For the first time in years, I'm enjoying the Christmas season.
That's because I'm finally doing something right about the way I celebrate this special time of year. For years, I have regretted that we are completely eradicating "the reason for the season." Many are even afraid to use the word Christmas, substituting "holiday season" so no one gets offended. The so-called holiday season has turned into nothing but a spending spree that leaves us stressed and in debt.
Finally, my family has agreed to take the commercialism out of Christmas.
We are giving each other the gift of presence, not presents that come wrapped in a box.
While we've talked about doing this for years, we never did implement a more meaningful Christmas. Now that we are doing exactly that, we are all amazed at how good it feels.
By taking the emphasis away from giving presents, we have eliminated the time, money and pressure of shopping for gifts for everyone, trudging through malls for hours on end trying to find perfect presents.
What we found year after year is that there is no such thing as the "perfect present" because the most satisfying things in life can't be wrapped in a box. Yet, year after year we kept trying, thinking we could package happiness in a box, if only we looked harder for the magic gift that would do it. Or, if only we spent more so we could buy a "better" gift.
As much as I hate to admit it, I have to confess that I'm the one who created the false values in our past Christmas celebrations. I made the same mistake a lot of people do – I tried to show how much I loved each family member by how much I showered on them in the way of gifts. I never had much growing up and I was determined my children would have wonderful presents.
But instead of giving only a few gifts, I piled on the presents for each family member. I don't want to tell you how much I spent or exactly how much I gave. But I will tell you that each year, instead of feeling ecstatic on Christmas day, I always had this deep feeling inside that something wasn't right about the way our family celebrates Christmas.
The worse thing about this is how it carried to the second generation. Children learn what they see and my daughters learned my extravagant gift-giving ways, taking it even a few steps farther in the wrong direction.
They piled expensive presents under the Christmas tree, filling a room with the overflow.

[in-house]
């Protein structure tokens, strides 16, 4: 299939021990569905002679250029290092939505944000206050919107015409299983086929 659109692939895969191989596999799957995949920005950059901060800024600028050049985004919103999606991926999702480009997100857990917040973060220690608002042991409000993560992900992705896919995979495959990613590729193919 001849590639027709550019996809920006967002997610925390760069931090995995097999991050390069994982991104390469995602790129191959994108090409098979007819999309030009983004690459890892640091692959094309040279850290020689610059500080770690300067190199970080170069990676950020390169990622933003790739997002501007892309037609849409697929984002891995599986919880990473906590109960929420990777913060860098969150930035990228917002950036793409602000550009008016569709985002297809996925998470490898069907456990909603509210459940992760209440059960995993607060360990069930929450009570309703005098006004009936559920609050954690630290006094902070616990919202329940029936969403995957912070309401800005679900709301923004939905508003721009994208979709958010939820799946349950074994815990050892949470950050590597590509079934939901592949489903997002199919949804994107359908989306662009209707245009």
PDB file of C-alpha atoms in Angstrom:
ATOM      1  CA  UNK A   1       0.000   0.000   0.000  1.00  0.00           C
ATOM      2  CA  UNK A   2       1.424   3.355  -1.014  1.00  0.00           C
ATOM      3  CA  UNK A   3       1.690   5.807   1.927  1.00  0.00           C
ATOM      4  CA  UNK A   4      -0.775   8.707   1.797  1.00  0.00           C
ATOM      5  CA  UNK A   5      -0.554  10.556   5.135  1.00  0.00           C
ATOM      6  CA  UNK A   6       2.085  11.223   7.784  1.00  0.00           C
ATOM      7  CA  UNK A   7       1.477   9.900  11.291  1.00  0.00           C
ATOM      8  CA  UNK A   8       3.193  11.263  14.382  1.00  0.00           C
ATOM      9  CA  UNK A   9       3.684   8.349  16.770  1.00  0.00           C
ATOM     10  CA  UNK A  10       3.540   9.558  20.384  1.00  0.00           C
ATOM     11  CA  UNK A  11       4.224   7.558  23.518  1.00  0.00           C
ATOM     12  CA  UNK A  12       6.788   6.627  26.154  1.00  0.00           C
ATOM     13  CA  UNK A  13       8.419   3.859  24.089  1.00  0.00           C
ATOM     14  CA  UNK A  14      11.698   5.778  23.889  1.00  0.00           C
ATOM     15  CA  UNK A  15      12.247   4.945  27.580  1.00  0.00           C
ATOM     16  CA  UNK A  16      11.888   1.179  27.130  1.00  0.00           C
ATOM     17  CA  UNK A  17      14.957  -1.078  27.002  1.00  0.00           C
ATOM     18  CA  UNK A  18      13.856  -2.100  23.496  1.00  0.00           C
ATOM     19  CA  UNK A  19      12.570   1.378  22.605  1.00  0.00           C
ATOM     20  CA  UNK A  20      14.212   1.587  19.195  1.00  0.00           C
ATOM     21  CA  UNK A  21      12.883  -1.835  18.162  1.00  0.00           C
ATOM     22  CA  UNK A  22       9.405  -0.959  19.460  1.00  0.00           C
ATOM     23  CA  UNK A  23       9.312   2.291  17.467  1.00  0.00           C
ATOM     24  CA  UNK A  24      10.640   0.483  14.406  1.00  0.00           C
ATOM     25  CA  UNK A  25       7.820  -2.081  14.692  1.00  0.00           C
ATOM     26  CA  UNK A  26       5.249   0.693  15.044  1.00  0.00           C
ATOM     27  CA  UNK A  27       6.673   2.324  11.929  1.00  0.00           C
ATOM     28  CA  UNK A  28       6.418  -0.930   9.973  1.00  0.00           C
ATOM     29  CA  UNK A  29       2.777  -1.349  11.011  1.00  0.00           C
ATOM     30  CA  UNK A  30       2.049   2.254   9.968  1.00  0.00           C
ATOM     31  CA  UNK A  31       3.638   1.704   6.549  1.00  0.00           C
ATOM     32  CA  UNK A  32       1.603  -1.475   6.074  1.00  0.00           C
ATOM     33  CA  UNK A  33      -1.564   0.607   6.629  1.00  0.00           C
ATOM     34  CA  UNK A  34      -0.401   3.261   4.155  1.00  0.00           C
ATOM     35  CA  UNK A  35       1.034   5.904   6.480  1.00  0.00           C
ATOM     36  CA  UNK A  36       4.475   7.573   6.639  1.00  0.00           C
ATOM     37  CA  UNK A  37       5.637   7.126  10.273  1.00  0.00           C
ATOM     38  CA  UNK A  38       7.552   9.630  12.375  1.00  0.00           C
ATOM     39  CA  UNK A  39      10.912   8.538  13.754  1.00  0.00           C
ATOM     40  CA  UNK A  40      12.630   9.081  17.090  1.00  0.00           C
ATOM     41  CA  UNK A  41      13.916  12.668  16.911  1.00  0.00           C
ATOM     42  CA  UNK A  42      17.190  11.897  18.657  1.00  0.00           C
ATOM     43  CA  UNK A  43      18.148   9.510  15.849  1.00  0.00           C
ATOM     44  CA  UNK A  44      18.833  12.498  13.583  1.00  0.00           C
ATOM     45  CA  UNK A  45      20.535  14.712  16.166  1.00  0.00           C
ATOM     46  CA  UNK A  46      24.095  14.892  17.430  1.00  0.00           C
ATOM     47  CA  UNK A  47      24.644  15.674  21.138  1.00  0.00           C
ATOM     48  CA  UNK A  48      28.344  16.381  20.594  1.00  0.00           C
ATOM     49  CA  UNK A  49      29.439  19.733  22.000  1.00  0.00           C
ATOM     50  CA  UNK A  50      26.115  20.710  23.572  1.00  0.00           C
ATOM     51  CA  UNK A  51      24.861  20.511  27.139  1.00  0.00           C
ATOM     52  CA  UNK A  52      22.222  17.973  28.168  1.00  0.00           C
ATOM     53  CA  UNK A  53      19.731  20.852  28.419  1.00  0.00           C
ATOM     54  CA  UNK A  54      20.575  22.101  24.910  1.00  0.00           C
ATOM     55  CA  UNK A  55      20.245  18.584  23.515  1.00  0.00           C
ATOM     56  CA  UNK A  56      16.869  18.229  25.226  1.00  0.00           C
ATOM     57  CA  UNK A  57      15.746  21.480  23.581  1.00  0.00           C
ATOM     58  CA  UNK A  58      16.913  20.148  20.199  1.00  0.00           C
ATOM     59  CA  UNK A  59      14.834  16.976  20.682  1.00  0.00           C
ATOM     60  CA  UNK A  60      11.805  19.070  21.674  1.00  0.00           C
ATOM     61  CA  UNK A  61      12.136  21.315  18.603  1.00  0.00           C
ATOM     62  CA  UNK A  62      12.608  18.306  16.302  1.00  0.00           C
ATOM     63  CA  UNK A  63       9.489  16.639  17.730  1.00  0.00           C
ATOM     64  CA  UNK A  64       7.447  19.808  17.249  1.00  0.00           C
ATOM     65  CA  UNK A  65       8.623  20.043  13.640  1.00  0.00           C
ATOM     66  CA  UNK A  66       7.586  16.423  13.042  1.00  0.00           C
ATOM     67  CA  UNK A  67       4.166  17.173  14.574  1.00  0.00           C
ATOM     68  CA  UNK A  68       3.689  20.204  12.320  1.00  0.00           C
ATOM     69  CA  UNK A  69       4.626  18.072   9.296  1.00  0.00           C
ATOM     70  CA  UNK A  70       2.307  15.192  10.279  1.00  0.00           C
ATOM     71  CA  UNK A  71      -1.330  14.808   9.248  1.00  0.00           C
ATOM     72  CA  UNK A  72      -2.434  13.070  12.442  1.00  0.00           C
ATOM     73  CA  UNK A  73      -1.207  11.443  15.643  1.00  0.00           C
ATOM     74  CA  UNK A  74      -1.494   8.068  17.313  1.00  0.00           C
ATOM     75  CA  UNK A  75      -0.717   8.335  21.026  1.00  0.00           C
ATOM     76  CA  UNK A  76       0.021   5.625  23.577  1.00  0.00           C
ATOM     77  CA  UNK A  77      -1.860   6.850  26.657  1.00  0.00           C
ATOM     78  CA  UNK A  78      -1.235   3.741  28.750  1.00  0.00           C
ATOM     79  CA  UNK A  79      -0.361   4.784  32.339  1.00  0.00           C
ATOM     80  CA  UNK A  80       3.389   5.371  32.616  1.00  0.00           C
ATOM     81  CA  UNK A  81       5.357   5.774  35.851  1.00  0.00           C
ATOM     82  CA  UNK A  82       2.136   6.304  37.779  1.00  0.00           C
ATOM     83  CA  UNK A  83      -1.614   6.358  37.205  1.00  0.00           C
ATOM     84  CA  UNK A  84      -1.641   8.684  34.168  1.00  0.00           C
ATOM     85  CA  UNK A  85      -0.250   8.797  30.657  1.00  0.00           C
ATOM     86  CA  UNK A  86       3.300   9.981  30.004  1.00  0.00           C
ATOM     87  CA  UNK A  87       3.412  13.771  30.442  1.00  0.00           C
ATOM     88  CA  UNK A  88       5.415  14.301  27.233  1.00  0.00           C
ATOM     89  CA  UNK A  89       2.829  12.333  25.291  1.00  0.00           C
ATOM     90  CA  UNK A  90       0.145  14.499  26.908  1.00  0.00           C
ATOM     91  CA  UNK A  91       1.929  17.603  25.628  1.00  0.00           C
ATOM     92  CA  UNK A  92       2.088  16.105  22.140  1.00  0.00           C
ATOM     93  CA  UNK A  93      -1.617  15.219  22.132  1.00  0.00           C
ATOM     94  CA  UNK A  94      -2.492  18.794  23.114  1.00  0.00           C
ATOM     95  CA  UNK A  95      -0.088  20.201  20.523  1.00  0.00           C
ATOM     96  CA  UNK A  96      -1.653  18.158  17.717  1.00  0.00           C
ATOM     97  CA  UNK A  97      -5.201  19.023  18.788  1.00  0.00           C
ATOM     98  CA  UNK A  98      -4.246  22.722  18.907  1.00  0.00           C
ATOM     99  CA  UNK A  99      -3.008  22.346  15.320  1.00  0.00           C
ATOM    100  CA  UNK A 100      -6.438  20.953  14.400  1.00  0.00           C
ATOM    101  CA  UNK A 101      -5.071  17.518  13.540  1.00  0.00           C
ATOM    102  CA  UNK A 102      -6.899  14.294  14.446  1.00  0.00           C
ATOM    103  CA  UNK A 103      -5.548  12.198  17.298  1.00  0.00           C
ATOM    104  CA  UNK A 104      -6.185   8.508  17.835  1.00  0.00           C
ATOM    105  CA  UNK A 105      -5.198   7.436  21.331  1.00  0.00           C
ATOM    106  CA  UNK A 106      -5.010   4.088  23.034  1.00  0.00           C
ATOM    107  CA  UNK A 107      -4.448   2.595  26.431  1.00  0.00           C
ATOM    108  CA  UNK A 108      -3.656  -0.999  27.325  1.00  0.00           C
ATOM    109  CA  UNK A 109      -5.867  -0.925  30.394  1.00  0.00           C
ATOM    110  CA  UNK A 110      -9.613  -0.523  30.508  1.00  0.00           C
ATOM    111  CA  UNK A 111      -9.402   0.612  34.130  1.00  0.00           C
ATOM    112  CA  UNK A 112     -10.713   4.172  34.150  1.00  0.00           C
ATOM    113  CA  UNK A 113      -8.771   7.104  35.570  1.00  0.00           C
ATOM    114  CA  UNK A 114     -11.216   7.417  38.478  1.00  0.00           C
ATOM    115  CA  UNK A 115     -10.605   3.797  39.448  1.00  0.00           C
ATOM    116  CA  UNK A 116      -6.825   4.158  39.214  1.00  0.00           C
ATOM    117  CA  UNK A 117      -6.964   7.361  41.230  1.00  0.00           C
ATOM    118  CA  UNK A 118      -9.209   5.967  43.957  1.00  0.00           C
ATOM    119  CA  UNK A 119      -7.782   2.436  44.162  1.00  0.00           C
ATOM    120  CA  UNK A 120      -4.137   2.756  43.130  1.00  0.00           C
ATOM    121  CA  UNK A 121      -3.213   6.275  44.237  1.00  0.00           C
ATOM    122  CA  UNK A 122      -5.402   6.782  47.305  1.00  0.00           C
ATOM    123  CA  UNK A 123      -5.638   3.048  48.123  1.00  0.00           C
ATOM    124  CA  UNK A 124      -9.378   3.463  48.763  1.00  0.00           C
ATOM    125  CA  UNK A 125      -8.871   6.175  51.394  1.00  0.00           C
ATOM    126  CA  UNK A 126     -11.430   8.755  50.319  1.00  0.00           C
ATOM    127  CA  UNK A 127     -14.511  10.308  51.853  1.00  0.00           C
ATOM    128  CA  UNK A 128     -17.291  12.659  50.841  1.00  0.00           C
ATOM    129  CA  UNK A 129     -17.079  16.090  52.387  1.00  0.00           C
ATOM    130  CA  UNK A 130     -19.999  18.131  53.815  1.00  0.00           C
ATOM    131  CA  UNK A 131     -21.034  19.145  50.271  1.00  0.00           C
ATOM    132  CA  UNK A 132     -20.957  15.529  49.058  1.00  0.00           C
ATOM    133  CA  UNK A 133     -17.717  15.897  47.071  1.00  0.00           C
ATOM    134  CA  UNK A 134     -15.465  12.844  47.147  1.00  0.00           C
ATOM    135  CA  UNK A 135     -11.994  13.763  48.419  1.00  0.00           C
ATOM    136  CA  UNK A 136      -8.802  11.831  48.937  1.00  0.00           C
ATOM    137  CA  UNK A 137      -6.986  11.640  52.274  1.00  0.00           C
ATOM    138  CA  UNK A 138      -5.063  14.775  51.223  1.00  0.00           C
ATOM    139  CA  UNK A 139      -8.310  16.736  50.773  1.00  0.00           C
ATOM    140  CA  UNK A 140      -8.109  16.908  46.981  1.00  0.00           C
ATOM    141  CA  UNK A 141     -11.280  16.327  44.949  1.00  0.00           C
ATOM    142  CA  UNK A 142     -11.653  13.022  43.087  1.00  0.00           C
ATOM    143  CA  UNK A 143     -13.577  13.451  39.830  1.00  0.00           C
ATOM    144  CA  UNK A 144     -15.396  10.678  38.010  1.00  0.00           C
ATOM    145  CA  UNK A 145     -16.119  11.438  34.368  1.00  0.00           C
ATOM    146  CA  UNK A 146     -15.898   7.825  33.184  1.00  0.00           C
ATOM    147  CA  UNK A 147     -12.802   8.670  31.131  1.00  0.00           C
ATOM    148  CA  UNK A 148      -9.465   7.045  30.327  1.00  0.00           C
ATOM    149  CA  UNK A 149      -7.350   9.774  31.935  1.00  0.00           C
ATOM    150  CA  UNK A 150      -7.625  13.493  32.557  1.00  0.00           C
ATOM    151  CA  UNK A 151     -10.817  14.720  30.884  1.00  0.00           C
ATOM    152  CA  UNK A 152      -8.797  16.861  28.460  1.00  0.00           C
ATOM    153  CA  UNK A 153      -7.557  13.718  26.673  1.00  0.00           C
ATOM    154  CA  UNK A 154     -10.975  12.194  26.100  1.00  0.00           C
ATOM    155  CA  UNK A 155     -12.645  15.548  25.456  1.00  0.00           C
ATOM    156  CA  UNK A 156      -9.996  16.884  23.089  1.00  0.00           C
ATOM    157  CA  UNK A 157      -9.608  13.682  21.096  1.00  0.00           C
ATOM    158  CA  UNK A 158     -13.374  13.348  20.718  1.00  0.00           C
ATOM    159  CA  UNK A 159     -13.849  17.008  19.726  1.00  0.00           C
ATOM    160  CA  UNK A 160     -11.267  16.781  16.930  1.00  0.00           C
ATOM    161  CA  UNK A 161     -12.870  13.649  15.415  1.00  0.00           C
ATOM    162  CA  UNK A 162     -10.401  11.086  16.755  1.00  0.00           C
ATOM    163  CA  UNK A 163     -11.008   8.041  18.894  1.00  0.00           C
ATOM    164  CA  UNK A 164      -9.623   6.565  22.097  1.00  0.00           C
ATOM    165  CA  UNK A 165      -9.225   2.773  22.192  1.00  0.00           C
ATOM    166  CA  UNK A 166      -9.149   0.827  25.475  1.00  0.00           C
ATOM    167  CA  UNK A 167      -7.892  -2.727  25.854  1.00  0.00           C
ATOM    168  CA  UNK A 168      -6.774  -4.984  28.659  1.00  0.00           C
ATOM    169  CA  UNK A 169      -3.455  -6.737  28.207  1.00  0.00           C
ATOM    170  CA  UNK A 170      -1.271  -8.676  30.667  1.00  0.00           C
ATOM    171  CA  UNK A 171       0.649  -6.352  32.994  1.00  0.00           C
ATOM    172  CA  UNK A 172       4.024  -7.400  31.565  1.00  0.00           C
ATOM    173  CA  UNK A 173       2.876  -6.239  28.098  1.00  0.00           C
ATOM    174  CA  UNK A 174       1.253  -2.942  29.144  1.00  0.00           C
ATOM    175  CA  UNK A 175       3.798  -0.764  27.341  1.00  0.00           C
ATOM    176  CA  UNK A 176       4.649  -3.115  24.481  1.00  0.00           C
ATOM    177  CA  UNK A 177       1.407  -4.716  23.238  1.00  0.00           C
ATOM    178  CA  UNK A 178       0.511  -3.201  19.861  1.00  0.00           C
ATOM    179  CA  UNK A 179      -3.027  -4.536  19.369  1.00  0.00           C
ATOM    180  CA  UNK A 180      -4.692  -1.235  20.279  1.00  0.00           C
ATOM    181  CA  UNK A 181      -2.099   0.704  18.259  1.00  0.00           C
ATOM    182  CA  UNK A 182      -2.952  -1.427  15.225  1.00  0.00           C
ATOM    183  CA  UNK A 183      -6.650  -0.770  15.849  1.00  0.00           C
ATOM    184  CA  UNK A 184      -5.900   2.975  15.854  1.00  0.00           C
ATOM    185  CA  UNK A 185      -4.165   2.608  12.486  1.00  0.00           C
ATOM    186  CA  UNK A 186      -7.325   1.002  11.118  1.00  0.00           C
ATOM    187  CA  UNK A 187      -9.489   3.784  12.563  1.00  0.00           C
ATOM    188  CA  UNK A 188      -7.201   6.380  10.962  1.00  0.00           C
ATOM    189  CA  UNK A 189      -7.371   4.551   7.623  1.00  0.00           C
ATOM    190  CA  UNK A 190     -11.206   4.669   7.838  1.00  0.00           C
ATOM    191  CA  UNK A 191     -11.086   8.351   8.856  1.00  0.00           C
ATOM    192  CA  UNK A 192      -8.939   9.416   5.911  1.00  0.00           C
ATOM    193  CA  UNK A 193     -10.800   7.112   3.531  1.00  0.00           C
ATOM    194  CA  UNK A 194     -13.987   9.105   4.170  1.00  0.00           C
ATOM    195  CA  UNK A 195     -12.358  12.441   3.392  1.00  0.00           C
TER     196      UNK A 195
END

For their children, opening gifts on Christmas day took all morning. There were so many presents that I don't think the kids could truly enjoy any of them.
Year after year, it was with a sad heart that I saw the Reason for the Season buried in discarded boxes and wrapping paper.
Last year, after opening one expensive present after another, my daughter, Andrea, turned to me and said: "Do you ever get sick in the stomach at all this?" I told her I had that feeling a lot of times, but I never did anything about it. She said she felt the same way.
This is the year we changed all that.
Not putting the emphasis on gift giving means we are free to enjoy the simple joys of the season. For the first time in decades, I am truly enjoying Christmas carols.
I drive through neighborhoods ablaze with colorful lights and sing along with the Christmas songs on the radio, truly feeling the joy of the season.
Instead of wrapping presents to tell my family how much I love them, we will relish presence. Our gift to each other this year is to cross the miles and be together as a family.
What brought about the change? What made us finally wise up and do what we should have been doing all these years?
In a major way, it's the economy. It seems gross to spend money on expensive gifts when so many people can't afford to put food on the table. We realize that our gift-giving this year needs to be directed toward helping the needy and filling the food pantries of outreach charities.
Andrea resolved to stop the madness of Christmas spending after her family vacationed in Costa Rica. She said the poverty she saw there made her feel ashamed to be there at a luxury resort while so many others were living in shacks that could barely pass for homes.
Declaring that her children "already had too much," Andrea said it was time to end the madness. We all agreed and a saner Christmas season was born.
When I asked youngsters in my religious education class what they were most looking forward to at Christmas, their answers were surprising. Only one boy mentioned getting gifts.
The others said the most meaningful part of Christmas was having a big family meal together and having relatives visit from out of state. "My granny's coming!" said one boy in obvious excitement.
Even at that young age, they know in their hearts that presence is the greatest present of all.
The gift of presence isn't easy to give. Plane fares are expensive and it's hard to arrange family schedules. But in the long run, there is far more meaning in family time together than anything we can put in a box.
Why is that so easy to forget?